The limestone slab1 published here for the first time2 is a characteristic and unusually well-preserved document of the latter part3 of the so-called ‘First Intermediate Period’ (about 2475-2160 B.C.), which followed the breakdown of the Old Kingdom and finally led to the consolidation of the Egyptian state under the eleventh dynasty. According to the inscription, the stone comes from the cemetery of This, or Thinis, the capital of that Upper Egyptian district to which the sacred town of Abydos belonged, and which had been the home of King Menes and his successors of the first and second dynasties, the so-called ‘Thinites’.4
The surface of the rectangular slab is covered with unsymmetrically arranged reliefs and inscriptions, which are incised and painted in gay colours. The observer’s eye is first attracted by the standing figure to the left. It represents the owner of the tomb, in which the stele originally was erected. This owner was, as the horizontal lines of the inscription reveal, a well-to-do inhabitant of This, called Nefer-safkhy. His pompous (although at this time rather meaningless) ancient titles, “count, treasurer of the King of Lower Egypt, and unique courtier,” show that he must have belonged to one of the old families of the town. His real office was a priestly one, that of an ‘overseer of the priests’ and of a ‘lector priest,’ obviously in the temple of the district god Onuris at This. It is in the ceremonial garb of the latter office, the spotted leopard’s skin worn over the pointed linen kilt, that Nefer-safkhy’s imposing figure parades on his tombstone. In addition, he wears bracelets, a long black wig which leaves the ears uncovered, and an elaborate broad collar, consisting of three strands of vertically strung beads of varying breadth, which are separated by two double strands of horizontally strung ones. He faces right, his left hand holding a long walking-stick, his right5 grasping the short ‘sceptre.’ In contrast to this stately apparel, the priest’s feet remain unsandalled.
To the right of Nefer-safkhy, and rising to his full height, the sculptor has depicted, in an awkward arrangement, the various gifts which were supposed to be placed in front of him: below, the round stone table on a high marble stand, with stylized slices of bread; above, in a more natural confusion, two geese, ribs and a joint of beef, and two baskets with different patterns. The contents of neither of them is indicated. The lid of the upper one is attached by a broad band, knotted in a rather sophisticated way so as to suggest the form of the Egyptian hieroglyphic sign of ‘life.’
To the right of this, the space below the inscription is divided into three registers. In the lowermost, two men, bowing reverently and with their right hands touching their chests, are leading one a red and white, the other a black and white ox with curved horns. Above them, a third man carries a joint of beef, while at the end of this line, a fourth one tries to cope with a pair of most refractory antelopes, whose legs are tied together, and one of whom he seizes by the neck. Between the two last mentioned, a boy succeeds in balancing a live calf on his shoulders. The fifth man, preceding the boy, comes with empty hands, but what he contributes is at least as important as the supply of meat brought by the others. The inscription in front of him, as well as the leopard skin he is wearing, designates him as a ‘lector-priest,’6 and the gesture of his right hand shows that he is reciting, without the aid of a papyrus roll, the ritual formulae by whose force only the deceased was able to eat and to drink.7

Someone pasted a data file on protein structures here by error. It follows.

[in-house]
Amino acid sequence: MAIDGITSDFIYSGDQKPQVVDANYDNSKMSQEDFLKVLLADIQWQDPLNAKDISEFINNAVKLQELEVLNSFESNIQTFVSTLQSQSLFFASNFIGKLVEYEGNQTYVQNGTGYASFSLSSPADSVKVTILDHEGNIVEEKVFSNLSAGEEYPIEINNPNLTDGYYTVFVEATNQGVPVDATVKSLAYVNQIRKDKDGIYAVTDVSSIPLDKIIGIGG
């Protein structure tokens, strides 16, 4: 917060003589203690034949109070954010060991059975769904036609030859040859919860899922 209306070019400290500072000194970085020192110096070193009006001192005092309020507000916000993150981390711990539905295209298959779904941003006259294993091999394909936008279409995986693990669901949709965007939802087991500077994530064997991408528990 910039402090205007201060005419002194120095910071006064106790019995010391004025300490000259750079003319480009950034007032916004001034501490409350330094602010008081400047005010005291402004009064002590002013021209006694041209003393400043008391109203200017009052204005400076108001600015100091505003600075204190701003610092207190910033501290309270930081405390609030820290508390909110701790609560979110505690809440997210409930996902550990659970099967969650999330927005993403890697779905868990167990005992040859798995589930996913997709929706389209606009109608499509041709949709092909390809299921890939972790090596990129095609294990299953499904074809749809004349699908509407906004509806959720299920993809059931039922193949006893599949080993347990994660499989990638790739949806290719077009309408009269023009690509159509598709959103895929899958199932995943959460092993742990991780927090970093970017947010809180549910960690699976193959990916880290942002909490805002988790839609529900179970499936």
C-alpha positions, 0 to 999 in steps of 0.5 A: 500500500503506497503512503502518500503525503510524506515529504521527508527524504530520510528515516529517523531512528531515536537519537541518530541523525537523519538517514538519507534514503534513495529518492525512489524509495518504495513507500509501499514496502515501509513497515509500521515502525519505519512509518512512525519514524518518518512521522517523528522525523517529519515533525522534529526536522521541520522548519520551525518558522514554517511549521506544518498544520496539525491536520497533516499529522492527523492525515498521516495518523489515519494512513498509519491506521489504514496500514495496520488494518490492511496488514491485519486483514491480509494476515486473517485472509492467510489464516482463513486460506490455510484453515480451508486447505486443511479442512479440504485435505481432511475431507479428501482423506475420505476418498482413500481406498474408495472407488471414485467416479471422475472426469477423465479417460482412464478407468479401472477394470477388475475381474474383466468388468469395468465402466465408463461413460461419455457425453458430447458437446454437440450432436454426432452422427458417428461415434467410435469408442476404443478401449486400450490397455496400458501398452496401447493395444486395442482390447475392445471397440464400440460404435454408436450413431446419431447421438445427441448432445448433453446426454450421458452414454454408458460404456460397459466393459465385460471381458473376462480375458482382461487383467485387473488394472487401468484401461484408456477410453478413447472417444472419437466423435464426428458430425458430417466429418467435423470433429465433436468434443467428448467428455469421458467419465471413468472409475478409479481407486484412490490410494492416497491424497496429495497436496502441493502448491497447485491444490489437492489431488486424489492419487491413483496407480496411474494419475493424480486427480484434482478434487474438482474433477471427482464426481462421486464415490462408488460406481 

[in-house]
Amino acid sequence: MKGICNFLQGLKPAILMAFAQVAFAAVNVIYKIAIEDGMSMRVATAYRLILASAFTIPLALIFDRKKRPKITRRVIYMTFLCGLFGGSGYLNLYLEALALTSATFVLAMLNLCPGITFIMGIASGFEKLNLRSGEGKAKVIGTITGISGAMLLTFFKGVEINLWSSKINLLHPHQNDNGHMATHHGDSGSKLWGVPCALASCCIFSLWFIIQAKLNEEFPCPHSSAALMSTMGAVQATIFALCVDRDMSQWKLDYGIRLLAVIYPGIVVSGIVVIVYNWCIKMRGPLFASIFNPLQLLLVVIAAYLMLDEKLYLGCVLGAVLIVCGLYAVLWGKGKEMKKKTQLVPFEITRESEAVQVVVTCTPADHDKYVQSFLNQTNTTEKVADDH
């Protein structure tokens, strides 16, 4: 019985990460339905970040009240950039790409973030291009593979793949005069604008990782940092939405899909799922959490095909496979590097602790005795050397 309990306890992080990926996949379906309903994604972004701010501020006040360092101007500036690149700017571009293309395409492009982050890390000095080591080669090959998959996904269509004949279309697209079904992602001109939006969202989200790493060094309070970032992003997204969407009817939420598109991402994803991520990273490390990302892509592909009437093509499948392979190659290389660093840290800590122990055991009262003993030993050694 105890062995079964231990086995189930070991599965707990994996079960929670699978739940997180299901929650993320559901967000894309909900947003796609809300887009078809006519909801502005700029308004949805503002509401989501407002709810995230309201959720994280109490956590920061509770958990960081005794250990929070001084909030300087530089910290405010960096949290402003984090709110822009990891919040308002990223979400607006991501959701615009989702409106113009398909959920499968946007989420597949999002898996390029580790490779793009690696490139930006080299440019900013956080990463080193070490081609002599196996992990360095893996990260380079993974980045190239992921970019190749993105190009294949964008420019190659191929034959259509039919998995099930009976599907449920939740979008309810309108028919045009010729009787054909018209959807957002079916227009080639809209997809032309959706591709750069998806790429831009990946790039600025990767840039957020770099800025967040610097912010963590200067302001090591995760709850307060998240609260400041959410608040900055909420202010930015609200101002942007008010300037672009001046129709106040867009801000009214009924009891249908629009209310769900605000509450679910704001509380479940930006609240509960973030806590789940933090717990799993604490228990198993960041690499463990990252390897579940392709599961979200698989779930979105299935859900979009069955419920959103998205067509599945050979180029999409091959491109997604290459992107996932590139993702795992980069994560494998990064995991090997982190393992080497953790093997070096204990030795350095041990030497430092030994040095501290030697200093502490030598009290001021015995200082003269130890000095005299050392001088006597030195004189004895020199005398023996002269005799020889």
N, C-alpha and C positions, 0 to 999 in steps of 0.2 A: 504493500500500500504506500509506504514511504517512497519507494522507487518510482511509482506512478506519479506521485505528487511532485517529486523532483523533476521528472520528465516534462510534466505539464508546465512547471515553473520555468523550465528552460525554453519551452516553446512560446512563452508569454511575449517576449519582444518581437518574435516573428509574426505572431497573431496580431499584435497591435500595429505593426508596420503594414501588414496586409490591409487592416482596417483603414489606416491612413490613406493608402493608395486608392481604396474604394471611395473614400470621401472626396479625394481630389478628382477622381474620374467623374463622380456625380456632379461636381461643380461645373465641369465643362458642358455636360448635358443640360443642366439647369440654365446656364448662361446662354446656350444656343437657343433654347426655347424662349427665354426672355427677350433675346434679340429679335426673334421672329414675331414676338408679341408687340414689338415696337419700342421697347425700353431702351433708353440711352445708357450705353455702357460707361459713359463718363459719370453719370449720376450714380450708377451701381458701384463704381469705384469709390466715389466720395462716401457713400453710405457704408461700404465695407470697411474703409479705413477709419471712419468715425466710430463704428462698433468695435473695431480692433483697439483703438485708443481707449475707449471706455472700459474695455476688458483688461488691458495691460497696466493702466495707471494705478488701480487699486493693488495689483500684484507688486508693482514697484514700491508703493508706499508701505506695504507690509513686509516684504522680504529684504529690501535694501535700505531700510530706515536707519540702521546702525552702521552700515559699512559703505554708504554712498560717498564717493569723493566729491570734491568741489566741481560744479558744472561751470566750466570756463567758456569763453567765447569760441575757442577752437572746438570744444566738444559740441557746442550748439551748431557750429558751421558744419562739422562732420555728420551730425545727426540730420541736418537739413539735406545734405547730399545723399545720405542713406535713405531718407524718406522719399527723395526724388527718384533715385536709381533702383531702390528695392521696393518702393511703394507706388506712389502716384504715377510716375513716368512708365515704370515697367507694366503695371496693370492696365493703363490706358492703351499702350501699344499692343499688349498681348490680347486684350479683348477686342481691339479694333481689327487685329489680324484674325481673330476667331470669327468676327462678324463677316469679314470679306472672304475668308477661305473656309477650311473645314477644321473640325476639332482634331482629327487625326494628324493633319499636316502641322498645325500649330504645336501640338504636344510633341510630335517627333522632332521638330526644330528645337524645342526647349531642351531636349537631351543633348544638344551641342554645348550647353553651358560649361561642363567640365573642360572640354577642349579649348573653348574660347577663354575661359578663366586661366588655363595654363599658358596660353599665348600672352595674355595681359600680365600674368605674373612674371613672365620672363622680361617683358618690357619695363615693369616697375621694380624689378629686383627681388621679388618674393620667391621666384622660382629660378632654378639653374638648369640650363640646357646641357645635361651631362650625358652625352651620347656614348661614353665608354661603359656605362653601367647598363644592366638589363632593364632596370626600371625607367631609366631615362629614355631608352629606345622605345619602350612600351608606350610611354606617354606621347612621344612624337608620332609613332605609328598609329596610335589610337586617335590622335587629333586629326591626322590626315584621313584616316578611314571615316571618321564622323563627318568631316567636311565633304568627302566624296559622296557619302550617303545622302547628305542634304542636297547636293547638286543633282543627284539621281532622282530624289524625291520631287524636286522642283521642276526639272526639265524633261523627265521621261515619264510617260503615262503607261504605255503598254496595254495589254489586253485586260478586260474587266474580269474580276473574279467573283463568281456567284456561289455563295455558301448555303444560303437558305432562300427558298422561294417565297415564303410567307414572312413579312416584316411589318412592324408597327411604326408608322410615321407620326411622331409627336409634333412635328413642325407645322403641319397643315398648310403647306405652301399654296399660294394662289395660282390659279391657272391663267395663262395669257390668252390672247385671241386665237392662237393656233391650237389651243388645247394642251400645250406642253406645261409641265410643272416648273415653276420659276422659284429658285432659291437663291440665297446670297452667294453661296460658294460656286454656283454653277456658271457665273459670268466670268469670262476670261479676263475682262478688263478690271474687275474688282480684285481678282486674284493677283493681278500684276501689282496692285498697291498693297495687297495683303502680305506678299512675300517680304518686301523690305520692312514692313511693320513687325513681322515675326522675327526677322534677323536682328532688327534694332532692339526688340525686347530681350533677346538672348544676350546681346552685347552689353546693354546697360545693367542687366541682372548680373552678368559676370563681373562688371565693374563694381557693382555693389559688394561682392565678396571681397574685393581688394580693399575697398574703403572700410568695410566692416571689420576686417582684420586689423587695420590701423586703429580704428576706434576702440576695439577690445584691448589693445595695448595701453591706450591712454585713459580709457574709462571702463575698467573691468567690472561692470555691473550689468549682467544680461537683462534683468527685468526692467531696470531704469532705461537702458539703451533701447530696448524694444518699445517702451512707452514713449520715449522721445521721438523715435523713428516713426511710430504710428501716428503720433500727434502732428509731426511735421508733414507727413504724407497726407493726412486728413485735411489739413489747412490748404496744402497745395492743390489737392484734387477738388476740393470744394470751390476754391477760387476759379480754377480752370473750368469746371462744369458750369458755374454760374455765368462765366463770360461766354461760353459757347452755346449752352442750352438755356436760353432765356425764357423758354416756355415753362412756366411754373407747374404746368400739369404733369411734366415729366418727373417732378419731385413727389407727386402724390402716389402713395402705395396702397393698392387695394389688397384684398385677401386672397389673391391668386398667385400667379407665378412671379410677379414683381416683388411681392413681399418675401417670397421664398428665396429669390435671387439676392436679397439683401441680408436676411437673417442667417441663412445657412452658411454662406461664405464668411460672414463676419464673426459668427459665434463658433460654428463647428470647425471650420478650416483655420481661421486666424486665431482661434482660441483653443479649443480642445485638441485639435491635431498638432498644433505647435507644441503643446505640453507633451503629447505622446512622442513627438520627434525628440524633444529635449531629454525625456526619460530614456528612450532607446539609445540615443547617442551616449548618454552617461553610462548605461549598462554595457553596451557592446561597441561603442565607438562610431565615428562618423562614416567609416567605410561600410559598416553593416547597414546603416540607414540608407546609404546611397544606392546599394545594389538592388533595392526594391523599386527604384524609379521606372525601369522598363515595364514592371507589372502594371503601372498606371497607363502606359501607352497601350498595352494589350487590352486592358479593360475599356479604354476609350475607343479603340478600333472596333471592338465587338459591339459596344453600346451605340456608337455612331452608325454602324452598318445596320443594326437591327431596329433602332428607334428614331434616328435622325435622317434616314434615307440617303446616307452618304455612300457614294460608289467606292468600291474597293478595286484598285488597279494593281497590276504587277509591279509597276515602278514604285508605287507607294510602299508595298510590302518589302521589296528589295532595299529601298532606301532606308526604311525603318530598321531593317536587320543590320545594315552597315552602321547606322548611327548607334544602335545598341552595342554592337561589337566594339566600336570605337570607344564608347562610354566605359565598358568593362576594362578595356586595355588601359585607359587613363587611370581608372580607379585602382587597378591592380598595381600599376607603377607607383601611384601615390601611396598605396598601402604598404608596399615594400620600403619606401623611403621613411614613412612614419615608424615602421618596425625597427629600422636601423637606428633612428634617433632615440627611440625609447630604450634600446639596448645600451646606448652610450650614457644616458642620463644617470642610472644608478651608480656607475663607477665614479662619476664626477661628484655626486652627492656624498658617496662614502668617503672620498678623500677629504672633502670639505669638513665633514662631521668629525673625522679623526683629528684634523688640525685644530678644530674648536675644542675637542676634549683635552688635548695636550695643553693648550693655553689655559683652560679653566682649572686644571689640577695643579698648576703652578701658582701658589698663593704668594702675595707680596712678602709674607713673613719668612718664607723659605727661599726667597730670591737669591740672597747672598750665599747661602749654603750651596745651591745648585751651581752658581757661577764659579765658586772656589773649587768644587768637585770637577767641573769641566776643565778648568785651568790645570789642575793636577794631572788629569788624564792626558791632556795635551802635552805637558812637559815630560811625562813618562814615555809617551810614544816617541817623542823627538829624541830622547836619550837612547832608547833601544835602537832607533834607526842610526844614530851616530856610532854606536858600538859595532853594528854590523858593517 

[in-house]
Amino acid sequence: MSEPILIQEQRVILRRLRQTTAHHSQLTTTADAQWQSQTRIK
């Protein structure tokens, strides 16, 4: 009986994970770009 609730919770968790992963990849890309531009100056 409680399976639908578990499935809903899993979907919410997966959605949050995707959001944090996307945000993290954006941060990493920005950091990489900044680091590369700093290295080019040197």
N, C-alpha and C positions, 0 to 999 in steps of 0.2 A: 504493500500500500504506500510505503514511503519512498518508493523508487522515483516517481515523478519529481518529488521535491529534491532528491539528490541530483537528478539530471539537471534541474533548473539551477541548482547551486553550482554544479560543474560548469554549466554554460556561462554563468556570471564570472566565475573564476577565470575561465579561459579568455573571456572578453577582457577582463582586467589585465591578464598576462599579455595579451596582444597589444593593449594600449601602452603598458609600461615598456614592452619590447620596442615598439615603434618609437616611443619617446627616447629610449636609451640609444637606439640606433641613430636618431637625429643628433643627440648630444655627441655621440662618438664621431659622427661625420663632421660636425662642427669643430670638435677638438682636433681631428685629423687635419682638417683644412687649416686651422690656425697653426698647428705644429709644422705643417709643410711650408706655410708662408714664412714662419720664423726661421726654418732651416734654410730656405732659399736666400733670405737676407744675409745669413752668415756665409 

The uppermost register contains what we usually call the ‘menu’ for the deceased, a list of thirty-two entries arranged in two rows of sixteen each. But if we examine the list more closely, we find only a very few items which refer to food, several kinds of bread, onions, and some beverages, including wine and beer. The remainder consists of ‘water’ and various kinds of ‘natron’ to cleanse the mouth before the meal, of ‘incense,’ of green and black eye cosmetics, and of the seven sacred oils or perfumes which were favored by the Egyptians from the time of the Old Kingdom.8
In the inscription the Jackal-shaped Anubis, recognized throughout the country as a special protector of the dead, is invoked ‘at all his seats’ of worship to provide the deceased, who is designated as “honored by the great god, the lord of heaven (i.e. the sungod Re),” with the food and drink which he needed for the continuation of his life. In the following brief speech of Nefer-safkhy, Onuris, the local god, is mentioned in an unusual way:
“I was an excellent commoner who was active with his arm,9 excellent of speech in the council10 hall of This I surpassed every one of my peers of This. I presented my brothers and sisters11 with my own possessions out of that which (the god) Onuris12 had made for me.”
The last expression, for which I am unable to quote an exact parallel,13 seems to convey the idea that Nefer-safkhy owed his wealth to the chief god of his district, in whose temple he had done service-an interesting witness of personal piety at this time.
The style of the reliefs14 is characteristic of the latter part of the First Intermediate Period, which had definitely abandoned the rather petrified elegance and polished perfection of the vanishing Old Kingdom. Instead, we find two innovations: a new primitiveness in the rendering of the human faces whose receding chins and prominent noses give them an almost bird-like appearance, and in the overemphasized knee-caps of Nefer-safkhy that remind us of reliefs of the archaic period; and secondly a new observation of life and motion. This can be seen in general in the narrower spacing of the single figures, and in particular in the charmingly free drawing of the calf (with the well-observed, although a little exaggerated position of its hanging tail) and of the fiercely struggling antelopes. In both cases, there was hardly a tradition to be followed,15 and the local artist, who had very commendable talents, obviously enjoyed his freedom in rendering life as he had seen it. In fact, even his two geese seem to be alive. Not only are they not shown plucked and roasted, as was the rule in the Old Kingdom, but their feet seem to walk, their wings to flutter, and with their bills they seem to peck, one at the joint of beef, the other one at the wings of its companion.